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As fond of genius, and fixed fortitude,
Of the resounding lyre, and every Muse.

Weak you will find it in one only part,

Now pierced by Love's immedicable dart.

ON HIS DECEASED WIFE.

Methought I saw my late espouséd saint
Brought to me, like Alcestis, from the grave,
Whom Jove's great son to her glad husband gave,
Rescued from death by force, though pale and faint
Mine, as whom, washed from spot of child-bed taint,
Purification in the old Law did save,
And such, as yet once more I trust to have
Full sight of her in Heaven without restraint,
Came vested all in white, pure as her mind :
Her face was veiled, yet, to my fancied sight,
Love, sweetness, goodness, in her person shined
So clear, as in no face with more delight.
But O, as to embrace me she inclined, -
I waked, she fled, and day brought back my night.

TH O M A S C A R H. W.

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CELIA was a real person, but her name is unknown. Carew is said to have fallen in love with her in his youth, and his love not being returned, to have gone to France after leaving the university, to shake off his melancholy. We learn from one of his poems that she demanded her letters back, and from another that she married. Her husband probably died before Carew, for one of the poet's companions bantered him for having a widow for his mistress. Carew stood high in the good graces of his contemporaries. Davenant complimented him and his poetry by telling him there would be more triumphs in King's street, when he died, than in days of Parliament.

“Thy wit’s chief virtue is become its vice;
For every beauty thou hast raised so high,
That now coarse faces carry such a price,
As must undo a lover that should buy.”

“He was a person of a pleasant and facetious wit,” says my Lord Clarendon, “and made many poems (especially in the amorous way), which for the sharpness of the fancy, and the elegance of the language in which that fancy was spread, were at least equal if not superior, to any of that time.” “Carew's sonnets,” says Oldys, “were more in request than any poet's of his time; that is between 1630 and 1640. They were many of them set to music by the two famous composers, Henry and William Lawes, and other eminent masters, and sung at court in their masques.” They were first published in 1640.

SON (#.
TO ONE THAT DESIRED TO KNOW MY MISTRESS,

Seek not to know my love, for she
Hath vowed her constant faith to me;

Her mild aspects are mine, and thou
Shalt only find a stormy brow ;
For if her beauty stir desire
In me, her kisses quench the fire;
Or, I can to Love's fountain go,
Or dwell upon her hills of snow.
But when thou burn'st, she shall not spare
One gentle breath to cool the air;
Thou shalt not climb those Alps, nor spy
Where the sweet springs of Venus lie;
Search hidden nature and there find
A treasure to enrich thy mind;
Discover arts not yet revealed,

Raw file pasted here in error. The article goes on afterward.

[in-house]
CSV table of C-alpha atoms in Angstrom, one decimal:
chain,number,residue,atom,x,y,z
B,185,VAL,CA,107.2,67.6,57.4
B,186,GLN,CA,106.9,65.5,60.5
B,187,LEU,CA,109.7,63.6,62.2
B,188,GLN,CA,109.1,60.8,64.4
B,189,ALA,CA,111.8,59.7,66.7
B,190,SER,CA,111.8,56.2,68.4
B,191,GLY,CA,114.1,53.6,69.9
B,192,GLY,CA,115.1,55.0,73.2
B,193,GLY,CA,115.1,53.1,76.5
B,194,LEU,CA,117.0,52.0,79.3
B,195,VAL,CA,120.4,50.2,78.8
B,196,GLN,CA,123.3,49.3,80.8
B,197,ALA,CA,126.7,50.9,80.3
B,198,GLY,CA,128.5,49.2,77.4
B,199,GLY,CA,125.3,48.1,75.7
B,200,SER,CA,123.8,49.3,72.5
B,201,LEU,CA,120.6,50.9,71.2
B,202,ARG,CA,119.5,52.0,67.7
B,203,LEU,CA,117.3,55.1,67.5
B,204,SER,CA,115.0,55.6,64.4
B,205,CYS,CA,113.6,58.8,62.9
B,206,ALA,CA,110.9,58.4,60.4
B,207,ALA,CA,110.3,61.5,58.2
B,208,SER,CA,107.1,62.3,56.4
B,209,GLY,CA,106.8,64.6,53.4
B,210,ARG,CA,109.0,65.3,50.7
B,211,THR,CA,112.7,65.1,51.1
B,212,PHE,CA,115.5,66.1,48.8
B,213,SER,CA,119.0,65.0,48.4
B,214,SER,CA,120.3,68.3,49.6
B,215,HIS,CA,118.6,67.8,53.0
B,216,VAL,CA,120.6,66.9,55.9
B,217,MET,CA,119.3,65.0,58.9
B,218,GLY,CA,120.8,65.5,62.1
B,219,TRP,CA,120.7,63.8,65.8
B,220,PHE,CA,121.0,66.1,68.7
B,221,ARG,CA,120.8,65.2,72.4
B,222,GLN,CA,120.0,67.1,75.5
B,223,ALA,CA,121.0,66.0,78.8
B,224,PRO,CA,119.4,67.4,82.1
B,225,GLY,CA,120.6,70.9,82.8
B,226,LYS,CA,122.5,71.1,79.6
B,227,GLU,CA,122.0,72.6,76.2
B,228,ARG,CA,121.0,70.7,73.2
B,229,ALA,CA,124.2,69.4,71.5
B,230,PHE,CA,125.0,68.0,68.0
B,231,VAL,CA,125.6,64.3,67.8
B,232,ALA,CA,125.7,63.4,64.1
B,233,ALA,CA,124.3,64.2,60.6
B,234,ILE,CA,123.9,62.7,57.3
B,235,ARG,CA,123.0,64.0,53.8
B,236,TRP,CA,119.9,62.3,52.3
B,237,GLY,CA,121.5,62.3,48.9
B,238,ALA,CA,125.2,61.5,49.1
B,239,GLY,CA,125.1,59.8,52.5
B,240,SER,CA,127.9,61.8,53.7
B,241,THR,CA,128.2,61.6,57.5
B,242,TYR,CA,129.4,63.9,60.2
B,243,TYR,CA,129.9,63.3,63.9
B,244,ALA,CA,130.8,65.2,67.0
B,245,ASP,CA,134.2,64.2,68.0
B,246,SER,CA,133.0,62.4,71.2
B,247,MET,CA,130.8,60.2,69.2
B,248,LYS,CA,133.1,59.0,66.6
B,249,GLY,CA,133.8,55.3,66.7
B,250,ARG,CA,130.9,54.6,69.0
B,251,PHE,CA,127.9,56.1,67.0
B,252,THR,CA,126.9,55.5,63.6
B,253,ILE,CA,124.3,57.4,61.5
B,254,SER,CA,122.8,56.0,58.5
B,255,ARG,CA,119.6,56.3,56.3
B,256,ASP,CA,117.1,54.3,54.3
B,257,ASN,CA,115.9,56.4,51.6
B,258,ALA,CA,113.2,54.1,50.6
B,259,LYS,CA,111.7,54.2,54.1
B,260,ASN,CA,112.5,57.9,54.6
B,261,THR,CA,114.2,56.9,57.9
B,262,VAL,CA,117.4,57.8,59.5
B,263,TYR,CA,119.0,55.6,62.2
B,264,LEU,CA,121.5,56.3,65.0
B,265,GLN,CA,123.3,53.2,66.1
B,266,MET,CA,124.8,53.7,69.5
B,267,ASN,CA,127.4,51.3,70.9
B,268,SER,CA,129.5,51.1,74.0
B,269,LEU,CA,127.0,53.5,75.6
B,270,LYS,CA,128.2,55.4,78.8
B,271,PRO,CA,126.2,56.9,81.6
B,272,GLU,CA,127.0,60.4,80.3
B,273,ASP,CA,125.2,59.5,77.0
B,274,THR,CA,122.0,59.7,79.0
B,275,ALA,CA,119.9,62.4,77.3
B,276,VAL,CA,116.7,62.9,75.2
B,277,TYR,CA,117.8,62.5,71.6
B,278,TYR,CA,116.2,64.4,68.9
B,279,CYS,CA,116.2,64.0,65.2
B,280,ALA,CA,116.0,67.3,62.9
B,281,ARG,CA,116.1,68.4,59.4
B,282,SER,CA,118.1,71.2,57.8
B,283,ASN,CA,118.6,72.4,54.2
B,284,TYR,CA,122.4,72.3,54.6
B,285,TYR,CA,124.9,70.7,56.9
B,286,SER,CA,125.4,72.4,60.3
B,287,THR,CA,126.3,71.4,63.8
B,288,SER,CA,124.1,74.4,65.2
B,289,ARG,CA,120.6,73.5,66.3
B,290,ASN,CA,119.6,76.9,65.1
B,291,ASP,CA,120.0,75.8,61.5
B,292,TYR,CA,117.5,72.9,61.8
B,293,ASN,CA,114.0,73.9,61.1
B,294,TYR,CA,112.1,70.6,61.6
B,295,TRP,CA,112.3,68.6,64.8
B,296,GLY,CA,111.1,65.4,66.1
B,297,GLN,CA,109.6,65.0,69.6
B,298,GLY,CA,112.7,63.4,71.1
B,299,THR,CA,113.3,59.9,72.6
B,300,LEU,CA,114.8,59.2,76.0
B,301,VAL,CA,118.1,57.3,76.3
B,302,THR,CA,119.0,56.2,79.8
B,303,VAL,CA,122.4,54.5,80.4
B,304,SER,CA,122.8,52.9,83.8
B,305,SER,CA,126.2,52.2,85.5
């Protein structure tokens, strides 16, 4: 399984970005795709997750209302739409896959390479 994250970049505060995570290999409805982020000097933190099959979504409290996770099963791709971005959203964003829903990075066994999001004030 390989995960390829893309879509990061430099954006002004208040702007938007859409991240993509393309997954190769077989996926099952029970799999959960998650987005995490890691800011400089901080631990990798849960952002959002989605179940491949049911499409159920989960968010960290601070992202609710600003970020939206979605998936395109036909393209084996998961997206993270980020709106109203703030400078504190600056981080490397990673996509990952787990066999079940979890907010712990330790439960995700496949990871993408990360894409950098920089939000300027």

But let my Mistress live concealed ;
Though men by knowledge wiser grow,
Yet here 'tis wisdom not to know.

SONG.
CELIA SINGTN G.

You that think love can convey
No other way,
But through the eyes, into the heart,
His fatal dart;
Close up those casements, and but hear
This siren sing:
And on the wing
Of her sweet voice, it shall appear
That love can enter at the ear :
Then unveil your eyes, behold
The curious mould
Where that voice dwells; and as we know
When the cocks crow,
We freely may
Gaze on the day:
So may you, when the music's done,

Awake and see the rising sun.

TO THIS JFAILOUS MISTRESS.

Admit, thou darling of mine eyes,
I have some idol lately framed,
That under such a false disguise,
Our true loves might the less be famed:
Canst thou that knowest my heart, suppose
I’ll fall from thee and worship those ?

Remember, dear, how loath and slow
I was to cast a look or smile,
Or one love-line to misbestow,
Till thou hadst changed both face and style;
And art thou grown afraid to see
That mask put on thou mad'st for me !

I dare not call those childish fears,
Coming from love, much less from thee,
But wash away, with frequent tears,
This counterfeit idolatry,
And henceforth kneel at ne'er a shrine,
To blind the world, but only thine.

UN GRATEFUL BEAUTY THREATENEI).

Know, Celia, since thou art so proud,
'Twas I that gave thee thy renown.
Thou hadst, in the forgotten crowd
Of common beauties, lived unknown,
Had not my verse exhaled thy name,
And with it impt the wings of fame.

That killing power is none of thine,
I give it to thy voice and eyes;
Thy sweets, thy graces, all are mine,

Thou art my star, shin'st in my skies;

Then dart not from thy borrowed sphere Lightning on him that fixed thee there.

Tempt me with such affrights no more,
Lest what I made I uncreate ;
Let fools thy mystic forms adore,
I’ll know thee in thy mortal state:
Wise poets that wrapped truth in tales,
Know her themselves through all her veils.

PARTING, CELIA WEEPs.

Weep not, my dear, for I shall go
Laden enough with my own woe;
Add not thy heaviness to mine;
Since fate our pleasures must disjoin,
Why should our sorrows meet? If I
Must go, and lose thy company,
I wish not theirs; it shall relieve
My grief, to think thou dost not grieve.
Yet grieve, and weep, that I may bear
Every sigh, and every tear
Away with me, so shall thy breast,
And eyes discharged, enjoy their rest:
And it will glad my heart to see
Thou wert thus loath to part with me.

A PRAYER TO THE WIND.

Go, thou gentle whispering wind,
Bear this sigh; and if thou find
Where my cruel fair doth rest,
Cast it in her snowy breast,
So, inflamed by my desire,
It may set her heart a-fire.
Those sweet kisses thou shalt gain,

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